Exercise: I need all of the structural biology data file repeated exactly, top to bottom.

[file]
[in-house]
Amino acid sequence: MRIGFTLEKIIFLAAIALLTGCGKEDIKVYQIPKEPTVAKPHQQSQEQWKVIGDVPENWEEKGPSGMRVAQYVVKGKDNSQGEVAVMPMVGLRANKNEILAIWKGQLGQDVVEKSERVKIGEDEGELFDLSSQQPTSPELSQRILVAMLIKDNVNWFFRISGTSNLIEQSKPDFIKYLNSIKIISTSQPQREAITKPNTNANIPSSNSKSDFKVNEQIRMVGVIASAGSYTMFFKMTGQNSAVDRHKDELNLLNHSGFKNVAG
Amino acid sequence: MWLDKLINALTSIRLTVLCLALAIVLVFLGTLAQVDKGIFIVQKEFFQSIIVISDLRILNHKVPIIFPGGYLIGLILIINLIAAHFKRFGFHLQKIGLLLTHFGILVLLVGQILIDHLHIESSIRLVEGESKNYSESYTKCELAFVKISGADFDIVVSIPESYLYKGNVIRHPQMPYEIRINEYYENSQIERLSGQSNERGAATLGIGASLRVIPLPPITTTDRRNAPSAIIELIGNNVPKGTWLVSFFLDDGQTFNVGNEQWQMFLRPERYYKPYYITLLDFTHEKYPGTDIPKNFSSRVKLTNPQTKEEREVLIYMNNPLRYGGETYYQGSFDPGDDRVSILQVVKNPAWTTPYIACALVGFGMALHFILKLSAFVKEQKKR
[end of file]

[in-house]
Amino acid sequence: MRIGFTLEKIIFLAAIALLTGCGKEDIKVYQIPKEPTVAKPHQQSQEQWKVIGDVPENWEEKGPSGMRVAQYVVKGKDNSQGEVAVMPMVGLRANKNEILAIWKGQLGQDVVEKSERVKIGEDEGELFDLSSQQPTSPELSQRILVAMLIKDNVNWFFRISGTSNLIEQSKPDFIKYLNSIKIISTSQPQREAITKPNTNANIPSSNSKSDFKVNEQIRMVGVIASAGSYTMFFKMTGQNSAVDRHKDELNLLNHSGFKNVAG
Amino acid sequence: MWLDKLINALTSIRLTVLCLALAIVLVFLGTLAQVDKGIFIVQKEFFQSIIVISDLRILNHKVPIIFPGGYLIGLILIINLIAAHFKRFGFHLQKIGLLLTHFGILVLLVGQILIDHLHIESSIRLVEGESKNYSESYTKCELAFVKISGADFDIVVSIPESYLYKGNVIRHPQMPYEIRINEYYENSQIERLSGQSNERGAATLGIGASLRVIPLPPITTTDRRNAPSAIIELIGNNVPKGTWLVSFFLDDGQTFNVGNEQWQMFLRPERYYKPYYITLLDFTHEKYPGTDIPKNFSSRVKLTNPQTKEEREVLIYMNNPLRYGGETYYQGSFDPGDDRVSILQVVKNPAWTTPYIACALVGFGMALHFILKLSAFVKEQKKR